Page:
More mob ties to contractor in O’Hare cleaning deal
BY DAN MIHALOPOULOS Staff Reporter email@example.com December 5, 2012 5:59PM
An American Airlines flight lands at O'Hare International Airport in Chicago, Ill., on Thursday, September 20, 2012. | Andrew A. Nelles~Sun-Times Media
Updated: January 7, 2013 7:21AM
A high-ranking employee of the contractor who recently won a $99.4 million janitorial contract with Mayor Rahm Emanuel’s administration once served a prison sentence after he was charged in the same corruption case as late Chicago mob boss Anthony “Big Tuna” Accardo.
Paul A. Fosco was convicted on racketeering charges in 1987, sentenced to a 10-year prison term and left federal prison in 1993, public records show. He now is an executive vice president of United Service Companies, according to his profile posted on the LinkedIn networking website.
United Service is owned by Richard Simon, a former Chicago Police officer who led the Chicago Convention and Tourism Bureau from 2002 to 2005. On Oct. 31, Emanuel’s administration chose one of United’s many companies, United Maintenance Co. Inc., to clean O’Hare International Airport for five years starting Dec. 15.
The Chicago Sun-Times first reported last week that Simon had partnered in yet another firm with William Daddano Jr., who was accused of organized-crime ties by Attorney General Lisa Madigan and the Chicago Crime Commission.
After shrugging off Simon’s business ties to Daddano this week, Mayor Rahm Emanuel was asked Wednesday to comment on Fosco. The mayor again defended the deal, which has faced heavy criticism from organized labor leaders. They say it will result in the dismissal of hundreds of union workers.
“Look, it was competitively bid,” Emanuel said, adding that United Maintenance would hire about 100 employees who currently clean O’Hare. “We will have a vigorous enforcement and make sure everybody lives by and appropriately stands by the law.”
But Arthur Bilek, the crime commission’s executive vice president, said the deal with United Maintenance “should not have been made.”
“These are not the kind of people you want to have city contracts,” Bilek said. “Clearly, this is a situation that doesn’t look good for the city.”
Later Wednesday, Emanuel’s chief procurement officer, Jamie Rhee, told the Sun-Times the city couldn’t prevent Simon from bidding for and winning city work because of his ties to Fosco and Daddano. She said only owners of bidding companies are required to disclose any convictions they have during the past five years or if they have ever been convicted of committing a crime that harmed city government.
“We’re talking about a conviction in the 1980s,” Rhee said of Fosco. “That’s 25, 30 years ago, and [Fosco] is not an owner.”
Simon and Daddano were in business together from 1998 until a year ago, state records show. In 2004, Madigan described Daddano and three other family members as “reputed members of organized crime.”
Asked about Daddano, Rhee replied, “If it’s an indictment or conviction, then we really would take a hard look . . . We hold our contractors to the absolute highest standards.”
Reached by phone this week, Fosco declined to comment, citing advice from a company attorney.
A spokesman for Simon said Fosco is one of many vice presidents at Simon’s companies and forwarded a statement from an executive with United Maintenance, who praised Fosco as “a good employee.”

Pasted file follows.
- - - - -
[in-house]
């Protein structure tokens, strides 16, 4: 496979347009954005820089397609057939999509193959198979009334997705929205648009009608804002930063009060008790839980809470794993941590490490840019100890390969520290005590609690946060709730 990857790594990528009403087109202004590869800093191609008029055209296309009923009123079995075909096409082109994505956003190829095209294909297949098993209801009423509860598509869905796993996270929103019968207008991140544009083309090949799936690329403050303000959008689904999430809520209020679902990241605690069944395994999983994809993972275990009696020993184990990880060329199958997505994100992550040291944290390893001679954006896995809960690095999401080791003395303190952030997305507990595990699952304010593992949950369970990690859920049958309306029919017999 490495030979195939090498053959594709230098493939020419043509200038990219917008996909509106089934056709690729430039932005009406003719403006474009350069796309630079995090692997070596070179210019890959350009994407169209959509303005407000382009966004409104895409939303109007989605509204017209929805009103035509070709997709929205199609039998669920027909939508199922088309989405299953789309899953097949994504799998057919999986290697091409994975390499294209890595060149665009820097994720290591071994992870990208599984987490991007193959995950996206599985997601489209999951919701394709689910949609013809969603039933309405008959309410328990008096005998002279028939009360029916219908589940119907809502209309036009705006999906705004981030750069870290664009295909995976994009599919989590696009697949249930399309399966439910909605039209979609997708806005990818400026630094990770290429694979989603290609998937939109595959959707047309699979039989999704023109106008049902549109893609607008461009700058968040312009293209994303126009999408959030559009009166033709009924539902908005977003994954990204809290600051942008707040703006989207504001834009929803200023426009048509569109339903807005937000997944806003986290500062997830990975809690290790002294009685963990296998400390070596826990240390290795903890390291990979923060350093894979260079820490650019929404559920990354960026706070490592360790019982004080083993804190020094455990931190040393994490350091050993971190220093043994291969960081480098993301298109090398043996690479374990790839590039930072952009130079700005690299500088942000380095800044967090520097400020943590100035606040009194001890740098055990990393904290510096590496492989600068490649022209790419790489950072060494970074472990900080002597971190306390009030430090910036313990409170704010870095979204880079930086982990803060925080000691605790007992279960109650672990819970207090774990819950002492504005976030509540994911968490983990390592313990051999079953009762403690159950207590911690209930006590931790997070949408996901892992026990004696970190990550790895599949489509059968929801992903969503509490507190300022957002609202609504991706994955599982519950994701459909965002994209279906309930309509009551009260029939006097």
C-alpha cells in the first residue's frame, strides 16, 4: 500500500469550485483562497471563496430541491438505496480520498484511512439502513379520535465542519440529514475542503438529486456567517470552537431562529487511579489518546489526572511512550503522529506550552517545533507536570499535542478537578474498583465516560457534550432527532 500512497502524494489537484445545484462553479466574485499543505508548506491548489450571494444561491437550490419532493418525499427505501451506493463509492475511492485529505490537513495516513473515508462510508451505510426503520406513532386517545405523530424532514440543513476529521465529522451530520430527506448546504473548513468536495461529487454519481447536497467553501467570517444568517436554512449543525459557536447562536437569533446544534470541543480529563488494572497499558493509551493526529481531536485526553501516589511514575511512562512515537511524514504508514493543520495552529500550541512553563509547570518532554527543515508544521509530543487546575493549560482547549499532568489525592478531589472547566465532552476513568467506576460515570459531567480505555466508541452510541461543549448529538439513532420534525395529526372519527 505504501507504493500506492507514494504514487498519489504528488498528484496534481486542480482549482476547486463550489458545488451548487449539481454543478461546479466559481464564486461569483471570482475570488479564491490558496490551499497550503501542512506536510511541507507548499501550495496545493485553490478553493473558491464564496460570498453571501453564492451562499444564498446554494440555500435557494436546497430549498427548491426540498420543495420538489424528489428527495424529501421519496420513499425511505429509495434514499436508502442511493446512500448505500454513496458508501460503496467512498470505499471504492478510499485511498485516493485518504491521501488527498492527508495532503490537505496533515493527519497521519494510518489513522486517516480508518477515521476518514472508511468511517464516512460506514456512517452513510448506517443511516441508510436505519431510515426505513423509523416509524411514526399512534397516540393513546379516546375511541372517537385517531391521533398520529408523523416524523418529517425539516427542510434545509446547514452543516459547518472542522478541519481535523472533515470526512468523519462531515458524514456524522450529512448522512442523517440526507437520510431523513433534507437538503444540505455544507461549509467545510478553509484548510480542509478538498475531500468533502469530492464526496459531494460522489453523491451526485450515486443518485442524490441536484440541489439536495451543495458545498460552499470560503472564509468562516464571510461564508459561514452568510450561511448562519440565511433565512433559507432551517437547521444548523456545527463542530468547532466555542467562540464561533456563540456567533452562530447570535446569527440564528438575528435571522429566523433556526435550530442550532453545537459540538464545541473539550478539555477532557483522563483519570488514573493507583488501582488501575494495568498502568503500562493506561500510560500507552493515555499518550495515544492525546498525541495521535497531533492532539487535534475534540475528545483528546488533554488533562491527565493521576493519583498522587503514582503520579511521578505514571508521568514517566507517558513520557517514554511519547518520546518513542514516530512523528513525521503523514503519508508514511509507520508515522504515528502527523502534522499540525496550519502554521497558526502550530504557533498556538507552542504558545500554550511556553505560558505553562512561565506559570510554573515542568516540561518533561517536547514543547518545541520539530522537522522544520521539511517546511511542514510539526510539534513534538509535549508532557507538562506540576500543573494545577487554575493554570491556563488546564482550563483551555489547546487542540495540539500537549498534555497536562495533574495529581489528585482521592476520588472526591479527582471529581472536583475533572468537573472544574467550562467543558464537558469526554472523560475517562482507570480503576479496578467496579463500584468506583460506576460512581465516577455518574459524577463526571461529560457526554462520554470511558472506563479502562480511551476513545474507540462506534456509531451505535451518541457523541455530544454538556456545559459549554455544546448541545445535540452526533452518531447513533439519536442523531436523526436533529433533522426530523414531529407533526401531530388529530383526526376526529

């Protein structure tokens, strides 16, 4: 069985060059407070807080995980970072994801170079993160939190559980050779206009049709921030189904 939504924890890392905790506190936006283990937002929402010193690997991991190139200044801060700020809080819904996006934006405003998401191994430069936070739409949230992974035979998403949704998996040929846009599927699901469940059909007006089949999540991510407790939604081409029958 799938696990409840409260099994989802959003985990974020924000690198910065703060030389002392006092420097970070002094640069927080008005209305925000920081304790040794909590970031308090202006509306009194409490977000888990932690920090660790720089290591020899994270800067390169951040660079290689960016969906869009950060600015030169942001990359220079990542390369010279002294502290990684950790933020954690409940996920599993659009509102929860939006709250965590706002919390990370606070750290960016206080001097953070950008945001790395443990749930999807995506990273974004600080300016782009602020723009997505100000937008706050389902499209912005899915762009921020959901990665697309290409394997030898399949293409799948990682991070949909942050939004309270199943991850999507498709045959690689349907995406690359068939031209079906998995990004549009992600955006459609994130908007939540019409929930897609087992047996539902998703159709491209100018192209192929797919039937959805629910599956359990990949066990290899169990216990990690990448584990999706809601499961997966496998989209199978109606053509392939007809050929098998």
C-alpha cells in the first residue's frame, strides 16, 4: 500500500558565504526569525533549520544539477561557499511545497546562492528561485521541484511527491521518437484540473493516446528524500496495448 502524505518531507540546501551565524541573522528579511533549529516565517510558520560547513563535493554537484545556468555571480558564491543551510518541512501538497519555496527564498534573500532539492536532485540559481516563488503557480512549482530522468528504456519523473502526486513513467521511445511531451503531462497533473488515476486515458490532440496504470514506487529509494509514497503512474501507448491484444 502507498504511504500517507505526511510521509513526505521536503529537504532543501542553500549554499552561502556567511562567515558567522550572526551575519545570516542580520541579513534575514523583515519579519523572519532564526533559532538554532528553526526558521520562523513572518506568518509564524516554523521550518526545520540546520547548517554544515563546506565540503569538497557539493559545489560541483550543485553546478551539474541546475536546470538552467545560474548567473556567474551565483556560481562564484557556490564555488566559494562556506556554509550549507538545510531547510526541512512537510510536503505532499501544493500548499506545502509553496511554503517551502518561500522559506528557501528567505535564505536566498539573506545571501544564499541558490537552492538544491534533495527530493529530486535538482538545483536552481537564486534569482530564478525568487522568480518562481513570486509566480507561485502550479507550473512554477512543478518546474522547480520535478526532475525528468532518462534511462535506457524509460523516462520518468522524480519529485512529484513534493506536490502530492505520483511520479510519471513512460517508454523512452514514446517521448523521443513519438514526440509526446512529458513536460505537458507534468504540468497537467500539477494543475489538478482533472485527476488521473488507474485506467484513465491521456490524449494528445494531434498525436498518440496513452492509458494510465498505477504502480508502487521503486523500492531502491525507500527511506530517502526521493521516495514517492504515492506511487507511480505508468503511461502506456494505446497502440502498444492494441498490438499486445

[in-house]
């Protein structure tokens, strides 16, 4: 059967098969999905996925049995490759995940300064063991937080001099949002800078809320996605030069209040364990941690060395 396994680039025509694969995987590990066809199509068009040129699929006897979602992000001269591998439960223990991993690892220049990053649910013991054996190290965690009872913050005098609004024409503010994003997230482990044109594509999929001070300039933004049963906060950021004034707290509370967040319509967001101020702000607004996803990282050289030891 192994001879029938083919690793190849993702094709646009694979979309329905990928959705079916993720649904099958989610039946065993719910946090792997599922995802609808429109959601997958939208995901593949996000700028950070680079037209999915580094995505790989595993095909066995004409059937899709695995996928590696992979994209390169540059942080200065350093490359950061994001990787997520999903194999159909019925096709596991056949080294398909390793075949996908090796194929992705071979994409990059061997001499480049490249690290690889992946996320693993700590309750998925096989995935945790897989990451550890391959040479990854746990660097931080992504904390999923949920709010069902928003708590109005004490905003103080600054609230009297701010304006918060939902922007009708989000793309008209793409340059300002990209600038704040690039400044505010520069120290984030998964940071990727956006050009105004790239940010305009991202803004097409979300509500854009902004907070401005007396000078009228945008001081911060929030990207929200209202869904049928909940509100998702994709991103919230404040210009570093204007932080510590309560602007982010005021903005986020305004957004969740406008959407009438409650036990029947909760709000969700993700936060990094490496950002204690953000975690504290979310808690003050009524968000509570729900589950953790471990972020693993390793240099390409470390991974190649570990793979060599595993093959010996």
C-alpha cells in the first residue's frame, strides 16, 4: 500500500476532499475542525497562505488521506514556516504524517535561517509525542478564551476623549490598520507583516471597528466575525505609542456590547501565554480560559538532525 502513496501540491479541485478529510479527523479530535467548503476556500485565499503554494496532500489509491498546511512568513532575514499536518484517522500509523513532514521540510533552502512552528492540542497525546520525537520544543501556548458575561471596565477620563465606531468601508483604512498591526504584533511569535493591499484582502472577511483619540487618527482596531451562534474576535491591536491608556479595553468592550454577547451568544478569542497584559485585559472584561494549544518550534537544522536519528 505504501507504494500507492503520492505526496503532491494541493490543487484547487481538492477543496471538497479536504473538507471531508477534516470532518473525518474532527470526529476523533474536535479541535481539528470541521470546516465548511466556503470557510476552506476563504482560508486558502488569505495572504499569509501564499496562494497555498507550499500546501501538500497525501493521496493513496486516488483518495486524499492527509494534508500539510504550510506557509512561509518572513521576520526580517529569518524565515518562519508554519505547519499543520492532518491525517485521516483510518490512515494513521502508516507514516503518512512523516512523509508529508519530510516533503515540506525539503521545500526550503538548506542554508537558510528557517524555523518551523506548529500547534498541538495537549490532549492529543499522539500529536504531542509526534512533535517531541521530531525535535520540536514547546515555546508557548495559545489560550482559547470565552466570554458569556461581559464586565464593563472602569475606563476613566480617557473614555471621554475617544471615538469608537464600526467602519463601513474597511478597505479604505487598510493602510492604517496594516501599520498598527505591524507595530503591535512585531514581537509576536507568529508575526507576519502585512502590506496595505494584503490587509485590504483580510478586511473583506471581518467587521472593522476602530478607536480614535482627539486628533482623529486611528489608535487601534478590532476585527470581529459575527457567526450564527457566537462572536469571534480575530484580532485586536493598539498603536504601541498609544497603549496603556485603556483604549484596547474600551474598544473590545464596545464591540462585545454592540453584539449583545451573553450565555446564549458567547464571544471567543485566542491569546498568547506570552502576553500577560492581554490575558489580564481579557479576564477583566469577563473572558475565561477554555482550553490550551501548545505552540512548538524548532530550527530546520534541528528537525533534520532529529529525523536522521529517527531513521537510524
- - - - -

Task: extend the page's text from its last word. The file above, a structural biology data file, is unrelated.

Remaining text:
The company is based in the South Loop and has 5,000 employees across the country. Simon has worked there for more than 47 years, but he “completed his purchase of United Maintenance in 2009, more than 16 years after Paul Fosco was hired by the company’s previous owner,” said Anthony D’Angelo, director of corporate governance for United Maintenance.
That would mean Fosco, now 63, went to work for United Maintenance shortly after he was released from federal prison.
Fosco was among more than a dozen defendants in a case filed in Florida in the 1980s. His co-defendants included Accardo and reputed Florida underworld boss Santo Trafficante Jr., federal court records show.
The U.S. attorney in Miami alleged that union dental and eye clinic owners paid more than $2 million in bribes to top laborers’ union officials who promised to “open the coffers . . . and let them build a business that was worth millions and millions of dollars.”
Fosco was convicted of bribing his father, Laborers International Union of North America President Angelo Fosco. Before Fosco was sentenced, the judge in his case received a letter on Fosco’s behalf from former Chicago Bears quarterback Sid Luckman, the Miami Herald reported.
Angelo Fosco and Accardo were acquitted, and Trafficante died before standing trial.
In 1978, a U.S. Justice Department memo described Angelo Fosco as a “tool of the crime syndicate” who followed orders from “two LCN [La Cosa Nostra] lieutenants” and Chicago Outfit leader Joey Aiuppa, according to Mother Jones magazine.
Angelo Fosco’s father, Peter Fosco, was an immigrant from Italy who became the national laborers president. He also was elected Cook County commissioner and was Democratic boss of the 1st Ward, which was controlled by organized crime for most of the 20th century.
“The rise of the Foscos is not just a story of the Laborers Union,” Mother Jones magazine wrote in 1980. “It is also a story of Chicago, and the oligarchy of corrupt politicians, businessmen, union leaders and mobsters which has run that city for more than 50 years.”
Contributing: Fran Spielman